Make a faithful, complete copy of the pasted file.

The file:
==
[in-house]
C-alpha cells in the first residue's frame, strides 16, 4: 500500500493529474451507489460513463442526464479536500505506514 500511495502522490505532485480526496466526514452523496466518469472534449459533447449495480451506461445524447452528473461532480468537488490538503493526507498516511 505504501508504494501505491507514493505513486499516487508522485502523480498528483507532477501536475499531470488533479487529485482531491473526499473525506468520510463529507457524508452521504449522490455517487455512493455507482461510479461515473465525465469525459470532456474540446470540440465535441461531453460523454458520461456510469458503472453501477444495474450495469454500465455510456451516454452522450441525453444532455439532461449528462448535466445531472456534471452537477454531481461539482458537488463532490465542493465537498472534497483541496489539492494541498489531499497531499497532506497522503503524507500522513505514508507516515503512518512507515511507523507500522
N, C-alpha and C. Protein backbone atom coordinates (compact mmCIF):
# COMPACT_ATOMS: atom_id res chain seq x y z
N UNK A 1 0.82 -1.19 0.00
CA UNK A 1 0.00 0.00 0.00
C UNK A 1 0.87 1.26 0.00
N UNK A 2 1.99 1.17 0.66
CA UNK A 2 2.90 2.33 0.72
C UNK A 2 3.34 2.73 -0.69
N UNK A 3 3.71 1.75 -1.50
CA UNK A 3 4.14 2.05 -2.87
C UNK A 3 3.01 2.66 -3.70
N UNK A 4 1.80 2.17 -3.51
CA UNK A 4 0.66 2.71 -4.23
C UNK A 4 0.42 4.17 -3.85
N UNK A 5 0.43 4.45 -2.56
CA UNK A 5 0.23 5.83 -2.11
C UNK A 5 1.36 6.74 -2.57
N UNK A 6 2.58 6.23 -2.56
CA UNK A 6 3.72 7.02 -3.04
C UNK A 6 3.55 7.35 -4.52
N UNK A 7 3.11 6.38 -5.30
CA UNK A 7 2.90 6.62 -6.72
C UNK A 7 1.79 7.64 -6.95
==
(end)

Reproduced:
[in-house]
C-alpha cells in the first residue's frame, strides 16, 4: 500500500493529474451507489460513463442526464479536500505506514 500511495502522490505532485480526496466526514452523496466518469472534449459533447449495480451506461445524447452528473461532480468537488490538503493526507498516511 505504501508504494501505491507514493505513486499516487508522485502523480498528483507532477501536475499531470488533479487529485482531491473526499473525506468520510463529507457524508452521504449522490455517487455512493455507482461510479461515473465525465469525459470532456474540446470540440465535441461531453460523454458520461456510469458503472453501477444495474450495469454500465455510456451516454452522450441525453444532455439532461449528462448535466445531472456534471452537477454531481461539482458537488463532490465542493465537498472534497483541496489539492494541498489531499497531499497532506497522503503524507500522513505514508507516515503512518512507515511507523507500522
N, C-alpha and C. Protein backbone atom coordinates (compact mmCIF):
# COMPACT_ATOMS: atom_id res chain seq x y z
N UNK A 1 0.82 -1.19 0.00
CA UNK A 1 0.00 0.00 0.00
C UNK A 1 0.87 1.26 0.00
N UNK A 2 1.99 1.17 0.66
CA UNK A 2 2.90 2.33 0.72
C UNK A 2 3.34 2.73 -0.69
N UNK A 3 3.71 1.75 -1.50
CA UNK A 3 4.14 2.05 -2.87
C UNK A 3 3.01 2.66 -3.70
N UNK A 4 1.80 2.17 -3.51
CA UNK A 4 0.66 2.71 -4.23
C UNK A 4 0.42 4.17 -3.85
N UNK A 5 0.43 4.45 -2.56
CA UNK A 5 0.23 5.83 -2.11
C UNK A 5 1.36 6.74 -2.57
N UNK A 6 2.58 6.23 -2.56
CA UNK A 6 3.72 7.02 -3.04
C UNK A 6 3.55 7.35 -4.52
N UNK A 7 3.11 6.38 -5.30
CA UNK A 7 2.90 6.62 -6.72
C UNK A 7 1.79 7.64 -6.95